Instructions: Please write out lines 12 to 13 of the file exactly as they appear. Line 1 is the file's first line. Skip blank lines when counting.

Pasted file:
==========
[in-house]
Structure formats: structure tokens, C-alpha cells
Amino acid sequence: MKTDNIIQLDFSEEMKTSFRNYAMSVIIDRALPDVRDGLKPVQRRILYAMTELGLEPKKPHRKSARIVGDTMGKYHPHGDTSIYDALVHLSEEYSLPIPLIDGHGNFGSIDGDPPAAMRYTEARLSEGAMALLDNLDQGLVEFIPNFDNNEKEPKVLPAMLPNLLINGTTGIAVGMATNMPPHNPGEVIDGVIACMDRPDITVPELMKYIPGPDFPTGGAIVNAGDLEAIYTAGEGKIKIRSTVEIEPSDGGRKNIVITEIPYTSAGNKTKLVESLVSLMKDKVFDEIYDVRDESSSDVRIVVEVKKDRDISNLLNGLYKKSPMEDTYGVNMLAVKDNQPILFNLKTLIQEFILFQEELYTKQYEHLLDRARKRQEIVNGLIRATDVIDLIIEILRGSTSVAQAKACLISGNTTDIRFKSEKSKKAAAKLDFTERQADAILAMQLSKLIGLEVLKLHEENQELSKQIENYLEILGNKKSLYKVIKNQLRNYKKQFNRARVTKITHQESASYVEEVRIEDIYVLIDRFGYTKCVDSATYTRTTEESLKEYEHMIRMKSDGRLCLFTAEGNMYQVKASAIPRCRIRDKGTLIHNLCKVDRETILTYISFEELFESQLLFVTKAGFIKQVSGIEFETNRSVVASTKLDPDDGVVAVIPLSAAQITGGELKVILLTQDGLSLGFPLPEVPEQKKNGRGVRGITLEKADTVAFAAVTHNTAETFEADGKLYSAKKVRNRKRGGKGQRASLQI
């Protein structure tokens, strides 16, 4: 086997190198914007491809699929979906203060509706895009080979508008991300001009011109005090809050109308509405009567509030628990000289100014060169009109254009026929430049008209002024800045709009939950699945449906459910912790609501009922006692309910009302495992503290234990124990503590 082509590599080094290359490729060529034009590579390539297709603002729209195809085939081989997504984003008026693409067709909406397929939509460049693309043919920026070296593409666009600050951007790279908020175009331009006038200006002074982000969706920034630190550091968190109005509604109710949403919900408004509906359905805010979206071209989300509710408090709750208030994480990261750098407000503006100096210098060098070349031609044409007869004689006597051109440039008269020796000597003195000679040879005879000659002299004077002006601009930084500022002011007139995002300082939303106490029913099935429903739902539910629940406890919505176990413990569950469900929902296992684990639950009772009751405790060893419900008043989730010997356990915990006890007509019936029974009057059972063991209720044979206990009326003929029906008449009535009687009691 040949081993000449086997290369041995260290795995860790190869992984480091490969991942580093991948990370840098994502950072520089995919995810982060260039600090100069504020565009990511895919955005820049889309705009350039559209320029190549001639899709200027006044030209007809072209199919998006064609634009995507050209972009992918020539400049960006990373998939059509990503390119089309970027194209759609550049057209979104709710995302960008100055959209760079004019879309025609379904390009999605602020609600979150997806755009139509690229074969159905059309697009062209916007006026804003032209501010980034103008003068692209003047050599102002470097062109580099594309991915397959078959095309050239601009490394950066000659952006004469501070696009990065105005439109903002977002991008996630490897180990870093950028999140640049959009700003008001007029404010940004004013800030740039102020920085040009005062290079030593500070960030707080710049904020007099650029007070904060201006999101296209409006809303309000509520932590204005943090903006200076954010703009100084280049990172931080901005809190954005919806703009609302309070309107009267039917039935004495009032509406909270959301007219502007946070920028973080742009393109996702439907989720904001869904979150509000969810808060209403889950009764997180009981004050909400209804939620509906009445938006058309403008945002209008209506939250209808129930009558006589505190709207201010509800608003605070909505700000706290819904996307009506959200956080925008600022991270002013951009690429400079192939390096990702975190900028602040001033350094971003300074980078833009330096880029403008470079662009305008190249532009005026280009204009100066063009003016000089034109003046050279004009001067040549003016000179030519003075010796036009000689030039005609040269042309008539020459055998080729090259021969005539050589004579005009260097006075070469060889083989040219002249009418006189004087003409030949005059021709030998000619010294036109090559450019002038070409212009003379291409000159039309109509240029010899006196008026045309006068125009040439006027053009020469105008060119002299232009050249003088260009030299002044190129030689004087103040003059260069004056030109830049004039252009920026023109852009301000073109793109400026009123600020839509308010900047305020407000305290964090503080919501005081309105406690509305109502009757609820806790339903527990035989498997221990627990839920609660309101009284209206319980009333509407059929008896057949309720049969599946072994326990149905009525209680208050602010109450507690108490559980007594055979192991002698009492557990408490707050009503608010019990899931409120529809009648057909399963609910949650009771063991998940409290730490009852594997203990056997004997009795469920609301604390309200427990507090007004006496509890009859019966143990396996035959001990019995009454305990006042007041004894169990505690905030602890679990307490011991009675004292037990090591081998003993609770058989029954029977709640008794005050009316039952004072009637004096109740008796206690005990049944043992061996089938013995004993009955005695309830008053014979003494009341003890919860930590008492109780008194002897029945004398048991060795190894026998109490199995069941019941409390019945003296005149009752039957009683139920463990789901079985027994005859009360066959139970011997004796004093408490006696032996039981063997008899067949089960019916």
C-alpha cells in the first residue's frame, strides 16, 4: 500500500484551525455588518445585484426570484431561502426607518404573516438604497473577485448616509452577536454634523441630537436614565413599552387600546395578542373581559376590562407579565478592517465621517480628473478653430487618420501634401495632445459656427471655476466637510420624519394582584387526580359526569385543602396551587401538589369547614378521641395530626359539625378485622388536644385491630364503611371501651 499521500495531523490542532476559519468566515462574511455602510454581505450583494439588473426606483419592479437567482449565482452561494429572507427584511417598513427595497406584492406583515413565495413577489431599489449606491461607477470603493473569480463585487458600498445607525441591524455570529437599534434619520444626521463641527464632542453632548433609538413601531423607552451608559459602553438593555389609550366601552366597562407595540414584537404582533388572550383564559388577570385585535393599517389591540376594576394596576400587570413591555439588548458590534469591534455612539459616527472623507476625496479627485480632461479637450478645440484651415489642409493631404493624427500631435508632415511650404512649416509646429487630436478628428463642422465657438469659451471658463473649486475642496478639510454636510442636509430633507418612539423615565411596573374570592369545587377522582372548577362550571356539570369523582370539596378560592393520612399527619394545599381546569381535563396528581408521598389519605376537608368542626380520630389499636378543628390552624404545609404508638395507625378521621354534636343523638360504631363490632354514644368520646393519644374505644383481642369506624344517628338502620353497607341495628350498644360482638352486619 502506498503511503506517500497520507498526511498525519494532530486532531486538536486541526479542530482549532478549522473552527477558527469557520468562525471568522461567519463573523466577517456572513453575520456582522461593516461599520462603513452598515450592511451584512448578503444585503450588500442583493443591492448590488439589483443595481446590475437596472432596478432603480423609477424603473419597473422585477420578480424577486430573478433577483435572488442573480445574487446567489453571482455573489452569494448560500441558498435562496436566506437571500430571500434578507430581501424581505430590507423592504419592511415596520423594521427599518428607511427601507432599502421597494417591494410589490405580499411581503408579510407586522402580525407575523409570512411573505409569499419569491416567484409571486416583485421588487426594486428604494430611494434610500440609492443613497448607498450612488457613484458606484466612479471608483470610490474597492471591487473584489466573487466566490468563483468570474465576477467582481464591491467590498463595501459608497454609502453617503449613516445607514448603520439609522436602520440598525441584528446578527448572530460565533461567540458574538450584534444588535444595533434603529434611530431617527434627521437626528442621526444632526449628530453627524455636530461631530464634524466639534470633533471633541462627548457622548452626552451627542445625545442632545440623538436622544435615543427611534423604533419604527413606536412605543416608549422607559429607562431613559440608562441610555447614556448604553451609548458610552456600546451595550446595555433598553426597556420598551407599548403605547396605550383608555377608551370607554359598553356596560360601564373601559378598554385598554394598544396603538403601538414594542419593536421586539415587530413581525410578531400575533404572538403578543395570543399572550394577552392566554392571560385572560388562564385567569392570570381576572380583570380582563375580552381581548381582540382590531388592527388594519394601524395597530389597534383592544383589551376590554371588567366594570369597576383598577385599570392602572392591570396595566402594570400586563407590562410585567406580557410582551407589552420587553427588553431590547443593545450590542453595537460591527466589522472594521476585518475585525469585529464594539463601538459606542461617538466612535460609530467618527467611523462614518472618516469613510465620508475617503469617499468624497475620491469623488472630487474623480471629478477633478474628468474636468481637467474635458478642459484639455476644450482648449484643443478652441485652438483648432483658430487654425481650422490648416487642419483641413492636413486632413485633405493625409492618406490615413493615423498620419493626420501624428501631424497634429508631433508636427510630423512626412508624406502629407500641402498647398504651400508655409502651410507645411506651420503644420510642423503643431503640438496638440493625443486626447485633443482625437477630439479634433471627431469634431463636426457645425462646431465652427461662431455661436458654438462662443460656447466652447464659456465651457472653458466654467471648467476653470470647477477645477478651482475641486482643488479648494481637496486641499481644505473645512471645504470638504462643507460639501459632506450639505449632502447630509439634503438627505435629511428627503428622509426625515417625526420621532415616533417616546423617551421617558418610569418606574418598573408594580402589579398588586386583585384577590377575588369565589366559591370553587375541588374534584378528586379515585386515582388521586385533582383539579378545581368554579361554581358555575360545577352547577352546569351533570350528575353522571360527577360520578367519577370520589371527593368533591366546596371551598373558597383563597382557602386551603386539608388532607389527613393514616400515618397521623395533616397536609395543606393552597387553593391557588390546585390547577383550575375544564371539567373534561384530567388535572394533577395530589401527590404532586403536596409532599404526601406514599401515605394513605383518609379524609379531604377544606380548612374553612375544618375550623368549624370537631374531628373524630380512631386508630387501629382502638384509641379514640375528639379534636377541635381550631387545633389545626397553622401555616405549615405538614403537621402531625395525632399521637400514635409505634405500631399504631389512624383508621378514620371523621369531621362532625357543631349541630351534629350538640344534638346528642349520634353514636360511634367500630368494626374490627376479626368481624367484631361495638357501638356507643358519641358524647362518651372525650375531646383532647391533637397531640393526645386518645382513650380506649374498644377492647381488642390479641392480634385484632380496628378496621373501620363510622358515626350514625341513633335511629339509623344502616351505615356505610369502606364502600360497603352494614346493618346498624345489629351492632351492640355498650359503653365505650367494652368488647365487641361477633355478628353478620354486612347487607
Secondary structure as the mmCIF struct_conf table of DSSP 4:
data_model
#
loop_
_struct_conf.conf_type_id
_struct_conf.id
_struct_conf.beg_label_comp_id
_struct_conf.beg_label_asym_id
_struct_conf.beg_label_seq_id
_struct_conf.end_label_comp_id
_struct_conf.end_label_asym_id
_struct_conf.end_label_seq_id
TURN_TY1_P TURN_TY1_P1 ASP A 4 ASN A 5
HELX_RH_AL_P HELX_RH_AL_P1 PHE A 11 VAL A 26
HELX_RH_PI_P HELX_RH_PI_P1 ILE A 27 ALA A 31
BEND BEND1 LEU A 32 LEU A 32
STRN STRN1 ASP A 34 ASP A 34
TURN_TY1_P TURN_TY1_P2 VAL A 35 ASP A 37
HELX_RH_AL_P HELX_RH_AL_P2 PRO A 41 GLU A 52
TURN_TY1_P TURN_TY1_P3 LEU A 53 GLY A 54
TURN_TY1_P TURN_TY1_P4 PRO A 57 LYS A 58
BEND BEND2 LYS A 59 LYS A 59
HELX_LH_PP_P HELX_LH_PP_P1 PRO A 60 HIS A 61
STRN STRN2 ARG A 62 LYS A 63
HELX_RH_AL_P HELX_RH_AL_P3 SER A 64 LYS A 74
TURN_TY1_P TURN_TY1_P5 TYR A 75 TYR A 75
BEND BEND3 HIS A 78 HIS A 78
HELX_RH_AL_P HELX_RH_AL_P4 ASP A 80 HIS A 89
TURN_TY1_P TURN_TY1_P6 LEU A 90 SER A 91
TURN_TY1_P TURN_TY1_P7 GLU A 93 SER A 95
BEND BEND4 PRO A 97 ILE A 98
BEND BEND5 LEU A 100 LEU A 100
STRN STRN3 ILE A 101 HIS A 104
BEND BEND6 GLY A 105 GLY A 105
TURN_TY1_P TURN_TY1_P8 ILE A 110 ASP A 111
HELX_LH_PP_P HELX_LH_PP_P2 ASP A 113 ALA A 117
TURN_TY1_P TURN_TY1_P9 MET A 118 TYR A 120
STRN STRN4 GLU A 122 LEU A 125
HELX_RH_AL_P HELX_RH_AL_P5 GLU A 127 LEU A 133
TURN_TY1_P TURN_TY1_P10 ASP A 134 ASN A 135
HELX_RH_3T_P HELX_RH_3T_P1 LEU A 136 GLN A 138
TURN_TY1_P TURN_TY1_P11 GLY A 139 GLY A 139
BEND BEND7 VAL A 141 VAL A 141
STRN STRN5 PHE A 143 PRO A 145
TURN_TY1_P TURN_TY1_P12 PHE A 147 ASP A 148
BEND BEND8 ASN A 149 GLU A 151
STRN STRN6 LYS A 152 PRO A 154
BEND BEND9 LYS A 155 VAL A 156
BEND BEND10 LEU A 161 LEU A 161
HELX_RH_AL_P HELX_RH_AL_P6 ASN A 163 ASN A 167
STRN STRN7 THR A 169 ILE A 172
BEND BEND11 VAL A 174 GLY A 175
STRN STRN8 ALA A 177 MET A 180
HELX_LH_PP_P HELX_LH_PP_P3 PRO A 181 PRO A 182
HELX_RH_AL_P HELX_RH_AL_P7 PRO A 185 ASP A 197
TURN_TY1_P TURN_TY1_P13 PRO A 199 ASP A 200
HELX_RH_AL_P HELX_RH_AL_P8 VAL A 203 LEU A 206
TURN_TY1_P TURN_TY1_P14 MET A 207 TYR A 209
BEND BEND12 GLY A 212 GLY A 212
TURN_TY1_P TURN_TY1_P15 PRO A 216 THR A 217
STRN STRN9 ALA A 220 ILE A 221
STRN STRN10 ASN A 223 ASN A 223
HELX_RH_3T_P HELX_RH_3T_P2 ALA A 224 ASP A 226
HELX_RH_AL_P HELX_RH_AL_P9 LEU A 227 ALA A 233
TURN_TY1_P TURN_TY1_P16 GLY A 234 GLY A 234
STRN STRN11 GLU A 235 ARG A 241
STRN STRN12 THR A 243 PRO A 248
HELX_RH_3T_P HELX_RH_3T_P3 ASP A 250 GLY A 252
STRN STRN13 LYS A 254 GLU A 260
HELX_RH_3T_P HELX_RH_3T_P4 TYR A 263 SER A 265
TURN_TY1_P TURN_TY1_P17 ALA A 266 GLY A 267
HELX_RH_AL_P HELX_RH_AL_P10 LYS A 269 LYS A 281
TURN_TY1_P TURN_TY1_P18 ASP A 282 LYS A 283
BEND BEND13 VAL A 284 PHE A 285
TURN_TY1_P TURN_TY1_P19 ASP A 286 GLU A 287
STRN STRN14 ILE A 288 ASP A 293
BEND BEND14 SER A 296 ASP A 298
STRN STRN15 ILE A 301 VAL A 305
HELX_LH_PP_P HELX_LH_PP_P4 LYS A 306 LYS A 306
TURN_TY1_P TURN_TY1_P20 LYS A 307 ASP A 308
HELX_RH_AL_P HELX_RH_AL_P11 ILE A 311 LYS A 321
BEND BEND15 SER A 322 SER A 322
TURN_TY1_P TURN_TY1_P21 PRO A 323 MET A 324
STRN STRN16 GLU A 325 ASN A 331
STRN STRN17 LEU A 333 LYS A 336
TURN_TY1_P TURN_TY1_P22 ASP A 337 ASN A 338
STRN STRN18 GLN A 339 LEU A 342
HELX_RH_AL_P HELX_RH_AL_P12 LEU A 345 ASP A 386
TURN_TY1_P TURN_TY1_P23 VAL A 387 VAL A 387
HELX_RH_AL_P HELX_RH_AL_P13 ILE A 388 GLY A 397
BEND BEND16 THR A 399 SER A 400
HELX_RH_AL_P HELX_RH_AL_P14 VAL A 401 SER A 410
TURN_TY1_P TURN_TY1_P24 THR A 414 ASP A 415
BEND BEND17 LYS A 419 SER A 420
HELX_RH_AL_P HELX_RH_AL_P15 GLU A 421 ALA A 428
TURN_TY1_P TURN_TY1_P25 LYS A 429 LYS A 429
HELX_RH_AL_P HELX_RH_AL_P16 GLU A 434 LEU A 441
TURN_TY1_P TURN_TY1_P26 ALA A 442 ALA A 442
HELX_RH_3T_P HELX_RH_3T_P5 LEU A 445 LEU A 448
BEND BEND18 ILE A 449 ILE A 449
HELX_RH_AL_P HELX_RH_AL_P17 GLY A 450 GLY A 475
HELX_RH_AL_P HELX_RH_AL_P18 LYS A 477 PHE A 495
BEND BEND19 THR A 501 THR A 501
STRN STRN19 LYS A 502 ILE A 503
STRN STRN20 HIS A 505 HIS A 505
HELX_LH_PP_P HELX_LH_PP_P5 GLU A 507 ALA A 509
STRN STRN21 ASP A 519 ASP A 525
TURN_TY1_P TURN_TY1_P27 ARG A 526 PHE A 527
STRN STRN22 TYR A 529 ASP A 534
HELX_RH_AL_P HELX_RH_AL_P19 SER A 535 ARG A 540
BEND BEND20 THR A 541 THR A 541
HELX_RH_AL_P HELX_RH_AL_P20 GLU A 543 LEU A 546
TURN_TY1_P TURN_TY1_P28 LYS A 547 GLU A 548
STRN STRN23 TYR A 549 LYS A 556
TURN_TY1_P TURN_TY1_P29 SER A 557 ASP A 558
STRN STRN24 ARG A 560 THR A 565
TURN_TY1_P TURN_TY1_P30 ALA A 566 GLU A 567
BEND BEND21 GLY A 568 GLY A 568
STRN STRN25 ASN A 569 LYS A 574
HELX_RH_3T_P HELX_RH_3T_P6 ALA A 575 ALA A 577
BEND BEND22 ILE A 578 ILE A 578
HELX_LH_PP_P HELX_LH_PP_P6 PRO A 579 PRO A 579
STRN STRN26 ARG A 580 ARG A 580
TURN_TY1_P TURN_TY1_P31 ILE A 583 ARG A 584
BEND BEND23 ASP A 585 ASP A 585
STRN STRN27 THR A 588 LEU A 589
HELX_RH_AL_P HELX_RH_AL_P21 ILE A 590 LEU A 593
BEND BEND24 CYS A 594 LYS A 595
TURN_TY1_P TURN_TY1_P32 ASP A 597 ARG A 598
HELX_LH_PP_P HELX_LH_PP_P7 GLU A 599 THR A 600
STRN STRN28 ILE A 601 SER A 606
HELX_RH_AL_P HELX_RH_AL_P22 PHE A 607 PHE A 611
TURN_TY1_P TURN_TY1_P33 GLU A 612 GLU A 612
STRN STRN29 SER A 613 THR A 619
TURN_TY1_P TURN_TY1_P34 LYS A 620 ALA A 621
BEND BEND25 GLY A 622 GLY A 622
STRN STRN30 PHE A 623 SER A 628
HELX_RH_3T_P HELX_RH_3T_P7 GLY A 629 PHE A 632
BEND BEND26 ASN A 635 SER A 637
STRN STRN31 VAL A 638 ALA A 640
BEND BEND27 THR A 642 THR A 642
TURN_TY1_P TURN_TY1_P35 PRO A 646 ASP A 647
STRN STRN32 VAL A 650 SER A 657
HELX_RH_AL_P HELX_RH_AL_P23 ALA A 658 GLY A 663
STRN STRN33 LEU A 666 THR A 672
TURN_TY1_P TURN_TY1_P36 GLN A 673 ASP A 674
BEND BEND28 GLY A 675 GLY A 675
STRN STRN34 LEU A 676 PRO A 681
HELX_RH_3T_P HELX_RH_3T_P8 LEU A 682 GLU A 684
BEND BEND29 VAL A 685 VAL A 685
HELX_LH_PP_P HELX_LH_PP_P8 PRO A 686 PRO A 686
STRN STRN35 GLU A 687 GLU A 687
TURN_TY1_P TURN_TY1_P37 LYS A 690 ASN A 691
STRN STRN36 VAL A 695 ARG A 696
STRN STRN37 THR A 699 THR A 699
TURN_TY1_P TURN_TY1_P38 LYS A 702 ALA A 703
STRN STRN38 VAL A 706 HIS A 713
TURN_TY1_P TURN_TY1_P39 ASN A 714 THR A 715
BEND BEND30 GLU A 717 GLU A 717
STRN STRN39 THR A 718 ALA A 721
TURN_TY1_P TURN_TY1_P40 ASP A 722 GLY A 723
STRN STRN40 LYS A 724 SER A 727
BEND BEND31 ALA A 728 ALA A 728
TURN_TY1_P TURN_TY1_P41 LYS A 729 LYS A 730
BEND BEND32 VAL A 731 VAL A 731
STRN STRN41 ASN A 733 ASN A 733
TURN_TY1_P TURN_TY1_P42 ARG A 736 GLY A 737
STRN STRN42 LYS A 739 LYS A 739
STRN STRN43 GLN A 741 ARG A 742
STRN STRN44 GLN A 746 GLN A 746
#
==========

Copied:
_struct_conf.beg_label_comp_id
_struct_conf.beg_label_asym_id